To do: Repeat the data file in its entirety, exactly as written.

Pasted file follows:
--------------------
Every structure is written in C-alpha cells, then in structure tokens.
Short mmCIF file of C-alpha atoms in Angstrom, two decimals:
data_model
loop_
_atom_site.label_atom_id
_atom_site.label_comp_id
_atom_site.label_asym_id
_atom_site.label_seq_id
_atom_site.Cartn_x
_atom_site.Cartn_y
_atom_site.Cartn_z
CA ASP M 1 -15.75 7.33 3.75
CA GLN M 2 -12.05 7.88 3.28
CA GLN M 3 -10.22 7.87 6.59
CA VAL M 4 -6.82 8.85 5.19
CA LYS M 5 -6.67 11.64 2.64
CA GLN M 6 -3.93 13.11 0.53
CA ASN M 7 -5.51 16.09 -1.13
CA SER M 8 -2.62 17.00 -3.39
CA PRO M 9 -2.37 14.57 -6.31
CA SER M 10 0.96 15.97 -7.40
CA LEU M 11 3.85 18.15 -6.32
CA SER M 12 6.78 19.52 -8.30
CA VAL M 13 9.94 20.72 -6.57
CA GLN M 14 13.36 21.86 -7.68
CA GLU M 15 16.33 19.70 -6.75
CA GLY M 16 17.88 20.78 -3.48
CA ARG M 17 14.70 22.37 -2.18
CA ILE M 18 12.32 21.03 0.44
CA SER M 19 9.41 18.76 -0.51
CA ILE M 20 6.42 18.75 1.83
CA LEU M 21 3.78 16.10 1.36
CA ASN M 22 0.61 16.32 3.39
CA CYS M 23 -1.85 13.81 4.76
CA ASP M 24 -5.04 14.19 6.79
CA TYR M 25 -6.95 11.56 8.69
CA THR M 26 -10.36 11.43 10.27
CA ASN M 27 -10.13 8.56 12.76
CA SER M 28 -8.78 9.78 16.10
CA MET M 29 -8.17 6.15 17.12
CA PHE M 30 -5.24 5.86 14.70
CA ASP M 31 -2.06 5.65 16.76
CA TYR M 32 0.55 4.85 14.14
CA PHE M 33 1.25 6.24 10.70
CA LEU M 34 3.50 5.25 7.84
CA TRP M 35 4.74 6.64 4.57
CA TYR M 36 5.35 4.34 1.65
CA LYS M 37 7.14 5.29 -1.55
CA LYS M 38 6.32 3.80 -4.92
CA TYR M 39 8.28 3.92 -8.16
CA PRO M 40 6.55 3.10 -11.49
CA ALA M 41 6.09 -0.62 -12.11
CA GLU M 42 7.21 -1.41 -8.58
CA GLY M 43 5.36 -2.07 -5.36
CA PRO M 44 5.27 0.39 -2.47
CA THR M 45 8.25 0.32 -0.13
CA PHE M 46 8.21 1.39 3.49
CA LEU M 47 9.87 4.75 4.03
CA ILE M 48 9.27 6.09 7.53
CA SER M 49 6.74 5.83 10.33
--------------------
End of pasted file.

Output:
Every structure is written in C-alpha cells, then in structure tokens.
Short mmCIF file of C-alpha atoms in Angstrom, two decimals:
data_model
loop_
_atom_site.label_atom_id
_atom_site.label_comp_id
_atom_site.label_asym_id
_atom_site.label_seq_id
_atom_site.Cartn_x
_atom_site.Cartn_y
_atom_site.Cartn_z
CA ASP M 1 -15.75 7.33 3.75
CA GLN M 2 -12.05 7.88 3.28
CA GLN M 3 -10.22 7.87 6.59
CA VAL M 4 -6.82 8.85 5.19
CA LYS M 5 -6.67 11.64 2.64
CA GLN M 6 -3.93 13.11 0.53
CA ASN M 7 -5.51 16.09 -1.13
CA SER M 8 -2.62 17.00 -3.39
CA PRO M 9 -2.37 14.57 -6.31
CA SER M 10 0.96 15.97 -7.40
CA LEU M 11 3.85 18.15 -6.32
CA SER M 12 6.78 19.52 -8.30
CA VAL M 13 9.94 20.72 -6.57
CA GLN M 14 13.36 21.86 -7.68
CA GLU M 15 16.33 19.70 -6.75
CA GLY M 16 17.88 20.78 -3.48
CA ARG M 17 14.70 22.37 -2.18
CA ILE M 18 12.32 21.03 0.44
CA SER M 19 9.41 18.76 -0.51
CA ILE M 20 6.42 18.75 1.83
CA LEU M 21 3.78 16.10 1.36
CA ASN M 22 0.61 16.32 3.39
CA CYS M 23 -1.85 13.81 4.76
CA ASP M 24 -5.04 14.19 6.79
CA TYR M 25 -6.95 11.56 8.69
CA THR M 26 -10.36 11.43 10.27
CA ASN M 27 -10.13 8.56 12.76
CA SER M 28 -8.78 9.78 16.10
CA MET M 29 -8.17 6.15 17.12
CA PHE M 30 -5.24 5.86 14.70
CA ASP M 31 -2.06 5.65 16.76
CA TYR M 32 0.55 4.85 14.14
CA PHE M 33 1.25 6.24 10.70
CA LEU M 34 3.50 5.25 7.84
CA TRP M 35 4.74 6.64 4.57
CA TYR M 36 5.35 4.34 1.65
CA LYS M 37 7.14 5.29 -1.55
CA LYS M 38 6.32 3.80 -4.92
CA TYR M 39 8.28 3.92 -8.16
CA PRO M 40 6.55 3.10 -11.49
CA ALA M 41 6.09 -0.62 -12.11
CA GLU M 42 7.21 -1.41 -8.58
CA GLY M 43 5.36 -2.07 -5.36
CA PRO M 44 5.27 0.39 -2.47
CA THR M 45 8.25 0.32 -0.13
CA PHE M 46 8.21 1.39 3.49
CA LEU M 47 9.87 4.75 4.03
CA ILE M 48 9.27 6.09 7.53
CA SER M 49 6.74 5.83 10.33